Now after 15 years in IT I found something similar here. Some customers paying for support and even receive some until something really happen. In my past work for one large enterprise we use to subscribed to Dell Red Hat Australia. I had never speak to real engineer all 3 years except one day when my manager took a high pressure on them. They connected me to one good man from states and he helped. The most of the other cases was on level of “please reboot your computer”. Lets see if the cloud will solve this scam. All you need is to migrate to cloud properly to avoid vendor lock. If something goes wrong you just switch service provider. Good luck.
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The IT industry discourages users from considering these distinctions. That’s what the buzzword “cloud computing” is for. This term is so nebulous that it could refer to almost any use of the Internet. It includes SaaS and it includes nearly everything else. The term only lends itself to uselessly broad statements.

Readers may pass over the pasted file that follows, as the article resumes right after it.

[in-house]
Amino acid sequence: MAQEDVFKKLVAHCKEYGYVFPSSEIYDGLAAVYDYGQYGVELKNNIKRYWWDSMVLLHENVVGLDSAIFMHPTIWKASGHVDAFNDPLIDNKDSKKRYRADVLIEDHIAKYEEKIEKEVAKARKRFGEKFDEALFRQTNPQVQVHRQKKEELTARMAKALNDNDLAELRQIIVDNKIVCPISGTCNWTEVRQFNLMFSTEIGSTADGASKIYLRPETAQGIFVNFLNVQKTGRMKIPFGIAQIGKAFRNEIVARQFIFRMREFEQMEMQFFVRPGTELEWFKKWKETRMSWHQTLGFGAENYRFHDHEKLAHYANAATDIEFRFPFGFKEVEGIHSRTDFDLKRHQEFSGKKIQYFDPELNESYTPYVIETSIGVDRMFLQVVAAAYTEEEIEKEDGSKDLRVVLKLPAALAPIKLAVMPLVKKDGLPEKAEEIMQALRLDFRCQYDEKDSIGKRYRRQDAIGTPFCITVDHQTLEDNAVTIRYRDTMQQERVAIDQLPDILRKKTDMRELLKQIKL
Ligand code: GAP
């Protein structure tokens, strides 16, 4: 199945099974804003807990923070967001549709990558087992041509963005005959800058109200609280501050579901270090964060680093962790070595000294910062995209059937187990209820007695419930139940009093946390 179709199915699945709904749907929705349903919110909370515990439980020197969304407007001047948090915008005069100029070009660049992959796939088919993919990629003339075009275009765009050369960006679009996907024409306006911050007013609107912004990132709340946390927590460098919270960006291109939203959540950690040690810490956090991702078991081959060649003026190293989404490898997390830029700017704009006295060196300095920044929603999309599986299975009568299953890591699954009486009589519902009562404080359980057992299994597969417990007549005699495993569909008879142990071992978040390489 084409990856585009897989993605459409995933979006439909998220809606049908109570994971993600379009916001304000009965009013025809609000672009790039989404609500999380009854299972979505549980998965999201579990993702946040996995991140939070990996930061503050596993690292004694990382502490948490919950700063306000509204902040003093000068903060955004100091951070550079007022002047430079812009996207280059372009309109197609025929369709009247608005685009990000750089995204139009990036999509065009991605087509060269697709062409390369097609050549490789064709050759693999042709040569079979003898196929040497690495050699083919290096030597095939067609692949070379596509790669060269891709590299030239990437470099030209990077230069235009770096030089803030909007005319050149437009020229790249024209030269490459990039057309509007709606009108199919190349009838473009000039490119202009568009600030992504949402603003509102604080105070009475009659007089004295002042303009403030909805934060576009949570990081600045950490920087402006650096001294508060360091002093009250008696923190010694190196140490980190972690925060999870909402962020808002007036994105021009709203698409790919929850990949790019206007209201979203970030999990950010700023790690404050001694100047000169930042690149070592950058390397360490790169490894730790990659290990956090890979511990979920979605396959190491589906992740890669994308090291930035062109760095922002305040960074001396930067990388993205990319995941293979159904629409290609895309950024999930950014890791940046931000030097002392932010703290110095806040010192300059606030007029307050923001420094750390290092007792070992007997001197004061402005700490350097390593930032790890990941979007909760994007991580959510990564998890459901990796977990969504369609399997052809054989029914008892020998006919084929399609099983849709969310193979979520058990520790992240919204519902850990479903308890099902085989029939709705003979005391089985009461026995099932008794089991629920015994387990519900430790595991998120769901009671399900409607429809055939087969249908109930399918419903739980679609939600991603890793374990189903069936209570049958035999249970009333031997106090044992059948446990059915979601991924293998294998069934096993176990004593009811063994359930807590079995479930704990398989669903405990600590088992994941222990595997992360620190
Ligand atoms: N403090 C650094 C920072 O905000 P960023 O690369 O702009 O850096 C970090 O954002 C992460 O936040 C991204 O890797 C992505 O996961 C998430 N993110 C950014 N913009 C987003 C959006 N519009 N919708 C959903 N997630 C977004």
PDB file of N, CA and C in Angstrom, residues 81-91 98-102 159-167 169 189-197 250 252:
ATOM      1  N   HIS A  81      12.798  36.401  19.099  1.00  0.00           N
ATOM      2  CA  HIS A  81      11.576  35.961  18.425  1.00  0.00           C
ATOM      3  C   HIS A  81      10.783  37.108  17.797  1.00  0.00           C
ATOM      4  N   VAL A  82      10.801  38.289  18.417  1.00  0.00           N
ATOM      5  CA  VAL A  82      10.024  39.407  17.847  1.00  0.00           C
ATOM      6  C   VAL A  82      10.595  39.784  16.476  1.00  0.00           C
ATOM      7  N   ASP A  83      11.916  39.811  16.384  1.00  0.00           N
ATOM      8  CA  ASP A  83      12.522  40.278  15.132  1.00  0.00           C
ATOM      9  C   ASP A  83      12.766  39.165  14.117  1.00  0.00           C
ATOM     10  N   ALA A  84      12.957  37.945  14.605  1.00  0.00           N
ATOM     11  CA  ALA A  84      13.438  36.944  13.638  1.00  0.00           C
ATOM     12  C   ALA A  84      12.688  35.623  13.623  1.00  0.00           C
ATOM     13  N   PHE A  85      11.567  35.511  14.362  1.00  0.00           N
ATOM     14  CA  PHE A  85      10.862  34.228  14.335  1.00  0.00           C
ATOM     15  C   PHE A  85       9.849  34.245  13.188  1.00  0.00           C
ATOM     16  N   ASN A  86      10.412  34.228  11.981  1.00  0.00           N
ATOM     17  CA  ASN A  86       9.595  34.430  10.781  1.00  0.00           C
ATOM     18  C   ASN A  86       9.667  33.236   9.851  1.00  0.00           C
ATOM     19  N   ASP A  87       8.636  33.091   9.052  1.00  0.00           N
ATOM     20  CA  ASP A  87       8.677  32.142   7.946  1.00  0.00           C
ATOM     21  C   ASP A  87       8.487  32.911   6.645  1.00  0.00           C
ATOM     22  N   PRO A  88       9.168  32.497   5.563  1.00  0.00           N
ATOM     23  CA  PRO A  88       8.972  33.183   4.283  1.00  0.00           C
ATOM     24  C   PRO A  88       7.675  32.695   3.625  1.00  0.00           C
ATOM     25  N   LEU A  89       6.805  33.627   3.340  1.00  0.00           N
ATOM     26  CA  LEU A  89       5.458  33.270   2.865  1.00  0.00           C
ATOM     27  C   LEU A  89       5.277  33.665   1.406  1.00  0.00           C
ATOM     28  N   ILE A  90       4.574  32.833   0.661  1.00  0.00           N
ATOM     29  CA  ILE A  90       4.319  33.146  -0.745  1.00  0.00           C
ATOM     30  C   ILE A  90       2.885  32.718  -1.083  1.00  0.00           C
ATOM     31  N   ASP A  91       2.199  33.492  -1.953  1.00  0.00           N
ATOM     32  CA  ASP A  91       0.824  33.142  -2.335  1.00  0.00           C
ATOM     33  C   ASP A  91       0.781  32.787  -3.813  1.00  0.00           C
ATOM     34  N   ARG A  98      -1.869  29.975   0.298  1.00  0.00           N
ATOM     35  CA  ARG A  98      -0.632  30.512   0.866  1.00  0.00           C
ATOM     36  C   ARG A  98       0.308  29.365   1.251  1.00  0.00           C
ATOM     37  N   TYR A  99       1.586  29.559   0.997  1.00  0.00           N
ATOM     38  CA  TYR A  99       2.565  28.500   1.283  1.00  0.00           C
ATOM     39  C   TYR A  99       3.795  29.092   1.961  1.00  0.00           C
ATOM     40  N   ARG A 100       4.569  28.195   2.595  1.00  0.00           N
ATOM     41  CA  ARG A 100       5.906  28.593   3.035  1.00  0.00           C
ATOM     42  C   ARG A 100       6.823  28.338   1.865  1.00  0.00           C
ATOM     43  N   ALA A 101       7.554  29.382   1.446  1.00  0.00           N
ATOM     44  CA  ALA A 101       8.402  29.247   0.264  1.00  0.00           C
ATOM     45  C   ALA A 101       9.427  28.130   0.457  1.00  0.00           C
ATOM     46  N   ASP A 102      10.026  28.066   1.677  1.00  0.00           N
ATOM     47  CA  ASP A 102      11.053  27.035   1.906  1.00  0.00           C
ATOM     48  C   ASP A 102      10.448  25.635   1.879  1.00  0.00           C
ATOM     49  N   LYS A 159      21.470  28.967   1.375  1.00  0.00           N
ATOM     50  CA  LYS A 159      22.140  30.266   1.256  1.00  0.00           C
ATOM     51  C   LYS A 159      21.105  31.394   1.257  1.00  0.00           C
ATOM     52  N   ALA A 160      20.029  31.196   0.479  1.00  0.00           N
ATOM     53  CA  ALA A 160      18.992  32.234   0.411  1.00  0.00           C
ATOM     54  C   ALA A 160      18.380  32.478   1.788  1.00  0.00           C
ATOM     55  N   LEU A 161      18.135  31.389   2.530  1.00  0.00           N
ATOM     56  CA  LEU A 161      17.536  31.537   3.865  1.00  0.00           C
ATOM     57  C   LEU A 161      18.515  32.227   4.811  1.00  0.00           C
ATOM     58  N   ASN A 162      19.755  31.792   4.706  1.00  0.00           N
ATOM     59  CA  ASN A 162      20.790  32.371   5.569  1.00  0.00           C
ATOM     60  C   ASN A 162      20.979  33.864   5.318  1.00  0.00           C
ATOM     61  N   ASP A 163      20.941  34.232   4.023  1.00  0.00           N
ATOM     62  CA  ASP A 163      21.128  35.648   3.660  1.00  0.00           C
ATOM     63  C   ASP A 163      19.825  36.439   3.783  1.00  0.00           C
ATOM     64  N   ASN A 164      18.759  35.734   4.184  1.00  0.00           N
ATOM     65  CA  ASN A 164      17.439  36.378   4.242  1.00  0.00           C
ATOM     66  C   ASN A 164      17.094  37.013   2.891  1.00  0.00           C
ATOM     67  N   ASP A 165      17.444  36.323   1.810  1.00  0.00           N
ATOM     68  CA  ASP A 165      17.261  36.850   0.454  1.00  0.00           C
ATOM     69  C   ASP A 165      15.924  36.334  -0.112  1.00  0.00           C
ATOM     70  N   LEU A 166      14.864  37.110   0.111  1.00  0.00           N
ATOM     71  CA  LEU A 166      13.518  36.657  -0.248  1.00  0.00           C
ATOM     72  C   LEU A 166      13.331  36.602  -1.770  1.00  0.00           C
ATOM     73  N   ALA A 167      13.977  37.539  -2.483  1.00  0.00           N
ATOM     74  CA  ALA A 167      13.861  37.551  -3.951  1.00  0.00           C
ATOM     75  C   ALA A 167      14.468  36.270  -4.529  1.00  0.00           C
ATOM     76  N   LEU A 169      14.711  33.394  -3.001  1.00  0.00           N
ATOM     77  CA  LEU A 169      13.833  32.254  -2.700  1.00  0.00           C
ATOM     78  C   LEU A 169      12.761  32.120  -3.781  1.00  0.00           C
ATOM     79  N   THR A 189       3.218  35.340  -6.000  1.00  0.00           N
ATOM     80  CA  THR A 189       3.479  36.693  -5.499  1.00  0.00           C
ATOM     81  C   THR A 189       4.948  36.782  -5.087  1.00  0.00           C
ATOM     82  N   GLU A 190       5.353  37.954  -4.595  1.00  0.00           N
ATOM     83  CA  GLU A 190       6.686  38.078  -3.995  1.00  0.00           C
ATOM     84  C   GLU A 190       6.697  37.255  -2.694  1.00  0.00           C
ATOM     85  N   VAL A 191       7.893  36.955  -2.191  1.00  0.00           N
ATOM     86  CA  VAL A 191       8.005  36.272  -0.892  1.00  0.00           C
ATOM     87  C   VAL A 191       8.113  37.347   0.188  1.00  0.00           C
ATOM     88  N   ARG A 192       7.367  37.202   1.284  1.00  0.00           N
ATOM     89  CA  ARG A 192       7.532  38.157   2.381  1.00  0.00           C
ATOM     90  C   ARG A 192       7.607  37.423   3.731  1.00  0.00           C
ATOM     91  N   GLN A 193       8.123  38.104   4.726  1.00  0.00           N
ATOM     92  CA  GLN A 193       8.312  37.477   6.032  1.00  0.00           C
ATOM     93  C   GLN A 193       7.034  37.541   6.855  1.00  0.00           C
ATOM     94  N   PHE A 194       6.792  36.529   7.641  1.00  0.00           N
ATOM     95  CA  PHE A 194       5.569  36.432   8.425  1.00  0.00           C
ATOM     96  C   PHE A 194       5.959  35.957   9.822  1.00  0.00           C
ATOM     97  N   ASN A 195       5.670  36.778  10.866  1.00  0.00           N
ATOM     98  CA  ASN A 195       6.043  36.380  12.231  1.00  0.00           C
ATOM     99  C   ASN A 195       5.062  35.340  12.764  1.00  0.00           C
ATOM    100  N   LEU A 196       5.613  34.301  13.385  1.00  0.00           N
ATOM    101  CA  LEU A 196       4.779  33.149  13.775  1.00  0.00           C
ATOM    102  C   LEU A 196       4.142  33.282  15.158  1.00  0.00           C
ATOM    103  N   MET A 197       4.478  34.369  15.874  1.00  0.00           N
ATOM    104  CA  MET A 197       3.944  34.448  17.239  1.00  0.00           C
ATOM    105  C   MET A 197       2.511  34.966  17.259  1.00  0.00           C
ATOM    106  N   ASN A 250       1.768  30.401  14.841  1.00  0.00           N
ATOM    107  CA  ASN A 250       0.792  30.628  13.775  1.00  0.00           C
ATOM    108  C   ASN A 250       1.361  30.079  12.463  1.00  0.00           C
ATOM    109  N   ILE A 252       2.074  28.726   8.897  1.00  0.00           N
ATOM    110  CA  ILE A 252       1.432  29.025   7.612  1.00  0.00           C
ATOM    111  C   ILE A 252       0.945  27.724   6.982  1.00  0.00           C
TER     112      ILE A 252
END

The real meaning of “cloud computing” is to suggest a devil-may-care approach towards your computing. It says, “Don’t ask questions, just trust every business without hesitation. Don’t worry about who controls your computing or who holds your data. Don’t check for a hook hidden inside our service before you swallow it.” In other words, “Think like a sucker.” I prefer to avoid the term.
DESKTOP AS A SERVICE. YOUR CLOUD IS GETTING MORE HELPFUL.
Virtual desktop infrastructure (VDI) Users have they own application spaces. Thin clients where applications might run ether locally or on server, shared filesystem, own graphics and audio, ability to connect local devices such as USB stick etc.
Remote desktop Service (RDS) is pretty much like having screen of the “big brother” server somewhere. All users logged into one server. It is usually more complicated to setup, limited connections and low performance however it might save you some dollars on software licenses.
There is even more modern way in desktop virtualisation. Bring Your Own Device (BYOD).
One more interesting option is to share running applications. For example you can run Photoshop on virtul machine and export an aplication window to the network. Then authorised users will login and use it one after another.
We are working to develop a strategy to combine all options as above in one cost effective DaaS solution.